A handful of organizations which help entrepreneurs launch their startups moved one step closer to gaining government funding Friday as Prime Minister Stephen Harper announced progress in a program designed to help small and medium Canadian companies.
Prime Minister Stephen Harper speaks to employees during a tour of Thalmic Labs in Kitchener, Ont., Friday. The company has created an armband called the Myo which reads impulses in the muscles to allow a user to use gestures to control computers or other devices. — Photo by The Canadian Press
Harper detailed the development in the Canada Accelerator and Incubator Program in Kitchener, Ont., at Communitech, a high tech organization that helps entrepreneurs commercialize their technologies.
“I’ve seen a lot of really interesting innovation and a lot of really interesting, smart young people who are working on them,” Harper said after he took a tour of the facility.
“These are advanced products that will really be driving the jobs of the future and so I think it’s a very exciting development.”
Fifteen organizations from across the country have been chosen to move forward in the program, which was established in 2013 to help “accelerators and incubators” deliver services to promising firms.
Accelerators are typically for profit organizations run by venture capital investors who intend to generate returns from investments in their client’s firms. They provide services that include business advice, office space and financial support to budding firms.
Incubators are typically not-for-profit firms that offer similar services but provide longer tenure for their clients and a broader range of services. They are often sponsored by universities, colleges and economic development corporations.
The government believes both play an important role in the venture capital system and aims to give them a boost through the program highlighted by Harper on Friday.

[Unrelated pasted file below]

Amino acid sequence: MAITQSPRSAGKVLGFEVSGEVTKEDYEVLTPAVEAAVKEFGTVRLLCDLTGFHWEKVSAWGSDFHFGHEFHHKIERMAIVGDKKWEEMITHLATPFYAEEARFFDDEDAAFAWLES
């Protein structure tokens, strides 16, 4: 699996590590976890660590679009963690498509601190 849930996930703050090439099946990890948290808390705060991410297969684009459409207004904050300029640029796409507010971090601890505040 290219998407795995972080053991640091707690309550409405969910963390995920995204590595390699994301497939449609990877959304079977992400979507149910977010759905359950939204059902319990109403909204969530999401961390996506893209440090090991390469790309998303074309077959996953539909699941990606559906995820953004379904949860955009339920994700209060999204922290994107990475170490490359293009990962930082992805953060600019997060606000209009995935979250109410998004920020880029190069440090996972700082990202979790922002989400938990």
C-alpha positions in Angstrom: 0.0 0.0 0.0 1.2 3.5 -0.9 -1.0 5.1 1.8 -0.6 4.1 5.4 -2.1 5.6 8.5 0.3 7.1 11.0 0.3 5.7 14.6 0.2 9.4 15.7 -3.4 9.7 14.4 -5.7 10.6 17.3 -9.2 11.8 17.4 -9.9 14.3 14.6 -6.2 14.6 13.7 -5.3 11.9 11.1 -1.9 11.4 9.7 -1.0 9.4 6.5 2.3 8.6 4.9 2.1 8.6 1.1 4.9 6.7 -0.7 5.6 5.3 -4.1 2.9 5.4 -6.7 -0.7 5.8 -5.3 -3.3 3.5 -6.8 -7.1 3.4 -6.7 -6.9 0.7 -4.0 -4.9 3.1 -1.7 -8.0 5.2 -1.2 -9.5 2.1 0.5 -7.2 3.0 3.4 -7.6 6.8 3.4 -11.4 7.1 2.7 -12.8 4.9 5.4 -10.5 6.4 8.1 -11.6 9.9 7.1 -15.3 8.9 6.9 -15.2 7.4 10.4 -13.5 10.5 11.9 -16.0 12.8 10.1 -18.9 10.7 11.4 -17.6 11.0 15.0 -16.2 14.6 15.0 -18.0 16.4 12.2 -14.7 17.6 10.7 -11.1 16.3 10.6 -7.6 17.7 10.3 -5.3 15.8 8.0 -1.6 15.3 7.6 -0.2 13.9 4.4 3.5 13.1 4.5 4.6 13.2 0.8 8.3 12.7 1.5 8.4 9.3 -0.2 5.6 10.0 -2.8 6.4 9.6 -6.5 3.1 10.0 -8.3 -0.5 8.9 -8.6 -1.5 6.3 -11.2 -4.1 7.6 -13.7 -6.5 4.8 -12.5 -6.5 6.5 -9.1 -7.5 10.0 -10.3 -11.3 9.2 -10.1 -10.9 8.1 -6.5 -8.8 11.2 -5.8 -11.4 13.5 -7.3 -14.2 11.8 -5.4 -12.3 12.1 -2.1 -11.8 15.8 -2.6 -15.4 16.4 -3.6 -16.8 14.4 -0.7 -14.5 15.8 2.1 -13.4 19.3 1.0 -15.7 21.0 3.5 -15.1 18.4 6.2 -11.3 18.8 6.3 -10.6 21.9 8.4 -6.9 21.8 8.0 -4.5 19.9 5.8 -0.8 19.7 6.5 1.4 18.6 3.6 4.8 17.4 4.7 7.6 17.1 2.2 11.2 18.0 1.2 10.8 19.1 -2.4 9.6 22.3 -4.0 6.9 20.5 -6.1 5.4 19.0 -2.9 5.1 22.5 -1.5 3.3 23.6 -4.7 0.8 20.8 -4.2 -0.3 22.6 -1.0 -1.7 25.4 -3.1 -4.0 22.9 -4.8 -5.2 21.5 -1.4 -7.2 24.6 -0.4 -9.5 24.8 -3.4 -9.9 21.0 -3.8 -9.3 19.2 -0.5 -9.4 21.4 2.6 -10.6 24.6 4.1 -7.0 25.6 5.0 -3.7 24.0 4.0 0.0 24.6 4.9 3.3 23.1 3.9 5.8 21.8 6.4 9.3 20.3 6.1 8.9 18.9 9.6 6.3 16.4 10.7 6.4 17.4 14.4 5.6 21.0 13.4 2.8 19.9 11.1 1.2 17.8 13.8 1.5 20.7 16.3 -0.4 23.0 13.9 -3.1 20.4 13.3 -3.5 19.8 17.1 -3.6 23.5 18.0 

“It’s really something that will drive the Canadian economy in the future,” Harper said.
The program will provide support over a five-year period in the form of non-repayable contributions of up to $5 million a year per organization.
Recipients are required to match contributions on at least a one to one ratio during the funding period.
The organizations that have moved on to the next phase in the selection process submitted proposals last year to the National Research Council’s Industrial Research Assistance Program for evaluation. The proposals were then analyzed by an independent panel of venture capital experts.
The National Research Council is completing due diligence and establishing contribution agreements with the selected organizations.
The government estimates up to $90 million will be allocated to eligible organizations through the program.
The CEO of Futurepreneur Canada, a non-profit which helps entrepreneurs aged 18-39 bring their business ideas to life, welcomed Friday’s announcement.
“We count on partners throughout Canada, including accelerators and incubators, to help young people get the commercialization experience and the resources they need to launch businesses,” said Julia Deans.
“This is great news for Canada. We’ve heard from people across the country we need more accelerators and incubators and we count on the ones who’ve been awarded resources today to share their resources with others.”
Ian McLean of the Greater Kitchener Waterloo Chamber of Commerce added that accelerators and incubators weren’t limited to helping just high tech companies.
“This really should be seen as an opportunity for all businesses to benefit from innovating,” he said.
“The vast majority of businesses in this country are small, medium sized businesses and they all need to innovate, become more productive and use technology to compete in a global economy.”